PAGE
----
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Corporate Gift Giving Hero Label

Corporate Gift Giving

photo of gift box wrapped in brown paper with a pink silk ribbon tied in a bow

From the company:

  • Tokens of appreciation: Make sure that gifts sporting your company’s logo meet a certain standard: well made, in tasteful colors and with the logo understated enough not to look like an advertisement.
  • Charitable gifts: Many companies show their appreciation by giving a donation in the recipient’s name. This is a win-win solution: The recipient is glad to be recognized; the company making the donation makes its appreciation known; and both companies contribute to the greater good of society.

From individuals to customers and clients:

  • Individuals in the company who give gifts to outsiders are usually at the executive to mid-manager level.
  • Many companies forbid ANY corporate gift giving, or only allow employees to accept gifts valued less than $25.
  • Be sure to follow your own company rules AND check with the HR department at the intended recipient’s company first. Sending a gift to a client who’s unable to keep it is awkward for both parties.
  • Never give a gift to an outside business associate who is either currently involved in a bidding process with your firm or receiving a bid from you or your company.

Gifts from outside your company:

  • Some companies have a ceiling for the cost of a gift received; others require that any gifts valued at more than $25 must be disclosed to management. This is a good way to keep tabs on what’s coming in from outside and seeing to it that everything stays aboveboard.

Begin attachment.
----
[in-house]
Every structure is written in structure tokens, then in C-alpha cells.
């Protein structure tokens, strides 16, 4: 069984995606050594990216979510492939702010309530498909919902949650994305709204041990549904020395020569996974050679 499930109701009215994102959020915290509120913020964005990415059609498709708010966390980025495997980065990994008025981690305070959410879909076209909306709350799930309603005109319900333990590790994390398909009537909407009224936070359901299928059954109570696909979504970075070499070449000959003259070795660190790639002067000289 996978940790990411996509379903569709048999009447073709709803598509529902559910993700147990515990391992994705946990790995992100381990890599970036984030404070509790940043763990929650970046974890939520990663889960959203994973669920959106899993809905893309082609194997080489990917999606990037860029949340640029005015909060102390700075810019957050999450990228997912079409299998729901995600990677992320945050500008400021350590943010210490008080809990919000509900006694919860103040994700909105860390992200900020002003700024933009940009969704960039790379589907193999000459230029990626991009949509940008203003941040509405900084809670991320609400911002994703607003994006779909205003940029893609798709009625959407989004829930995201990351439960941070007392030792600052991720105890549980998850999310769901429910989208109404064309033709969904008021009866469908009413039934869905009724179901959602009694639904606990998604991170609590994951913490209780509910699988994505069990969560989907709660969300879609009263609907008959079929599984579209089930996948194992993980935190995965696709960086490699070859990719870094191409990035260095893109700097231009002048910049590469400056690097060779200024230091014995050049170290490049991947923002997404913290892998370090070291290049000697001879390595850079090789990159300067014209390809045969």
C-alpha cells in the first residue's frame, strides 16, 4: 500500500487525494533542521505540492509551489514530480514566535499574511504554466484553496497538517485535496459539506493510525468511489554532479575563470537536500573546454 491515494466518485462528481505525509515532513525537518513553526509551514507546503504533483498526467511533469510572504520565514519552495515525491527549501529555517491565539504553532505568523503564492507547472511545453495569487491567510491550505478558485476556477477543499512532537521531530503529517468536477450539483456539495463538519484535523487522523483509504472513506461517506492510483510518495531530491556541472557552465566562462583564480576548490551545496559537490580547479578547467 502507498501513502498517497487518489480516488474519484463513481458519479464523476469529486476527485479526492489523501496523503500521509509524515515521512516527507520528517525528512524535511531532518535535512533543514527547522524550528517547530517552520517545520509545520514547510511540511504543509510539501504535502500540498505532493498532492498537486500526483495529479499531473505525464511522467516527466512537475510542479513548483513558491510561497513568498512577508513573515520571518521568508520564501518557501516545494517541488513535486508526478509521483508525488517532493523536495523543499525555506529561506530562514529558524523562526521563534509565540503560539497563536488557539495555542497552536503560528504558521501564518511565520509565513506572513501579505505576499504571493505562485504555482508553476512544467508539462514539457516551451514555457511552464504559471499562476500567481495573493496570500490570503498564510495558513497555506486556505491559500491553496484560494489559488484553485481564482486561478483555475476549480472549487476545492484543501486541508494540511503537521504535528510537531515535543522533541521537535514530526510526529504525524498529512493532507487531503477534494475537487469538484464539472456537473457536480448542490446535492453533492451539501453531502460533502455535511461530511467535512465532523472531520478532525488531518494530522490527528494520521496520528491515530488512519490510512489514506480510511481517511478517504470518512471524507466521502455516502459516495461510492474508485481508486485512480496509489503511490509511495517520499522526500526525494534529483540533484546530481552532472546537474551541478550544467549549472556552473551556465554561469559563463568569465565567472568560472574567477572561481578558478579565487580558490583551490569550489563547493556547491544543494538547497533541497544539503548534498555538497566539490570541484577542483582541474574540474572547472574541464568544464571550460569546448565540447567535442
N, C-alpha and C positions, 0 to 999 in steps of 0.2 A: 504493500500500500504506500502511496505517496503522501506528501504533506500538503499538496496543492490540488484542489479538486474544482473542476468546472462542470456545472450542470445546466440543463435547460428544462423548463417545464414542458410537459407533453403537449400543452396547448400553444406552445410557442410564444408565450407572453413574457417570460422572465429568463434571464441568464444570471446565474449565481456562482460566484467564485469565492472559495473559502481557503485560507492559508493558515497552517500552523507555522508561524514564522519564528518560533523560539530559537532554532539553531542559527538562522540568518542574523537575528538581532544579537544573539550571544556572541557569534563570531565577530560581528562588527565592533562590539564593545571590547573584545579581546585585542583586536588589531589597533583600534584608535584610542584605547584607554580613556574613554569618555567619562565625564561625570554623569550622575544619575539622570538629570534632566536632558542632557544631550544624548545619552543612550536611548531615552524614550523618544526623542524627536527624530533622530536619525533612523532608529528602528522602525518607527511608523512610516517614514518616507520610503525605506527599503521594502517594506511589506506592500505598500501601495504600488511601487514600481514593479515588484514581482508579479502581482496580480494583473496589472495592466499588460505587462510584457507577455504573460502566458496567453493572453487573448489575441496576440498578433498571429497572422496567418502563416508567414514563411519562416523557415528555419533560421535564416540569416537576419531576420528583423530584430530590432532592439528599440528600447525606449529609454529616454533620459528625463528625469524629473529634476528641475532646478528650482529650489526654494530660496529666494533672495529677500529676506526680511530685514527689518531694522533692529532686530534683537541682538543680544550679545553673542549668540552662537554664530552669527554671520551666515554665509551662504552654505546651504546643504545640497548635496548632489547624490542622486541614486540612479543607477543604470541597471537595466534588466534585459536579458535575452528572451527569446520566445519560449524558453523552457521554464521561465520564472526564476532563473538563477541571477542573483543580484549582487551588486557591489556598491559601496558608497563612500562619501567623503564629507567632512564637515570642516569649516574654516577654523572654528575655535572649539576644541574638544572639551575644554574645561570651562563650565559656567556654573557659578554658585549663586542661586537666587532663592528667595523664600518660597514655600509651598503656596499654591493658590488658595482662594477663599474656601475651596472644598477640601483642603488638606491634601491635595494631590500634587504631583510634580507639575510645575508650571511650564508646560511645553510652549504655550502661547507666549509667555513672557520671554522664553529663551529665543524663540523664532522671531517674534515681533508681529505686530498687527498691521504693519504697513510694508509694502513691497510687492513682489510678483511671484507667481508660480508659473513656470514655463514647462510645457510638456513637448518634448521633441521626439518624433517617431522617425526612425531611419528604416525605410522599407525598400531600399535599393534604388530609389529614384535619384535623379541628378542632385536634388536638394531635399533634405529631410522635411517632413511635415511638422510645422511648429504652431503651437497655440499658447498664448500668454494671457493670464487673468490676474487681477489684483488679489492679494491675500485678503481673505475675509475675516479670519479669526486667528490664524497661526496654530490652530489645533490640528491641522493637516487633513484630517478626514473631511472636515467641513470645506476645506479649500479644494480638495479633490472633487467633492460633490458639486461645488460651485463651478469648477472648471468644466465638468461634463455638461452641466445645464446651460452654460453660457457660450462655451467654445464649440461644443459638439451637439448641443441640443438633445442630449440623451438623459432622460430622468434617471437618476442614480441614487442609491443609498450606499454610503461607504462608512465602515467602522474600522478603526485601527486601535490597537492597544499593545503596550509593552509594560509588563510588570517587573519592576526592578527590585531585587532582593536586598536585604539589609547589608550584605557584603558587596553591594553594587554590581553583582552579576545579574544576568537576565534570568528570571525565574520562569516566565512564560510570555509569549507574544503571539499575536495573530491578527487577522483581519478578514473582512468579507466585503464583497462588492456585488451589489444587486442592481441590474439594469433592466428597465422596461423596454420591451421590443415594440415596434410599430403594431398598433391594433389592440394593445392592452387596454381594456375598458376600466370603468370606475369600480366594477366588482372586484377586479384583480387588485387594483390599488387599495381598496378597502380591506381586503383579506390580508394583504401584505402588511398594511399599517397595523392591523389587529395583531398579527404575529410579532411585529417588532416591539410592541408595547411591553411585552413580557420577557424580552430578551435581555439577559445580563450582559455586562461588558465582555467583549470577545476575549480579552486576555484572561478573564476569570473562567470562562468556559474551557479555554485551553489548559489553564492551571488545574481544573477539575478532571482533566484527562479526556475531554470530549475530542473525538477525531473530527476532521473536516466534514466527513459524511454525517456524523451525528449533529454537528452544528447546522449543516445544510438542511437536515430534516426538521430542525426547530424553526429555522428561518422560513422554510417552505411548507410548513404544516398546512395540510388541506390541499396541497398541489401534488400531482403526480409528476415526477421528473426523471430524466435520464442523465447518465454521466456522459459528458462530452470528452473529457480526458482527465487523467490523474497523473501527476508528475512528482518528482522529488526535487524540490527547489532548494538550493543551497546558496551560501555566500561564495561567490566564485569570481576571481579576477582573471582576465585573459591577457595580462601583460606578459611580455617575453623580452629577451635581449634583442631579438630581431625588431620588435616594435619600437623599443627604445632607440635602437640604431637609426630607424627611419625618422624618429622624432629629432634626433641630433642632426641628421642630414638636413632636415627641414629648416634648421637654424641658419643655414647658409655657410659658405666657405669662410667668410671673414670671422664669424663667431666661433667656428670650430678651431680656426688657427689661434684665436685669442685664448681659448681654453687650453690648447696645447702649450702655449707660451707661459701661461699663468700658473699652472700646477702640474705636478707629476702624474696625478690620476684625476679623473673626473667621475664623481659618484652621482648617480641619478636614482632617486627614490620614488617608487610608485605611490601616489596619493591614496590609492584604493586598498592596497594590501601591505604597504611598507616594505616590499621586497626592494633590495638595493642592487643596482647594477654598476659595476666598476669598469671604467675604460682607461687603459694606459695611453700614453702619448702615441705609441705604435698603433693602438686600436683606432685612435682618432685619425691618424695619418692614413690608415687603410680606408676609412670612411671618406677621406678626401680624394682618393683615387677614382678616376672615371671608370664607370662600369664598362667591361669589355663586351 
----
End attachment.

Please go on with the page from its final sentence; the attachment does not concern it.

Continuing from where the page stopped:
• Most companies allow employees to receive token gifts from customers and clients because sending them back could insult the giver, especially during the holidays.
  • Some businesses require that any foodstuffs received from outside be divided up and shared. This is because the usual recipients of such gifts tend to be those employees who have the advantage of dealing face-to-face with customers, whereas the people who work behind the scenes often go unrewarded.

Gifts for bosses: Yes or No?

  • Don’t give a gift to your supervisor that’s just from you. Other employees may resent what they see as an effort to curry favor with the boss.
  • Get together with the others in your department and give a gift from the group.

Gifts for assistants: Yes or No?

  • Managers may want to reward their secretary or assistant personally. The gift choice depends on length of service: If it is less than five years, a gift valued at $25 is sufficient; with longer-term assistants, a more generous gift is appropriate.
  • Make sure the gift is not too personal: Lingerie, perfume, and jewelry are out of the question.
  • Consider the assistant's likes and interests in choosing what to give him or her. Books, a gourmet food basket, tickets to the theater or a sporting event, and gift certificates are good possibilities.

For information on Emily Post Business Etiquette Programs contact Daniel Post Senning at or 802-860-1814.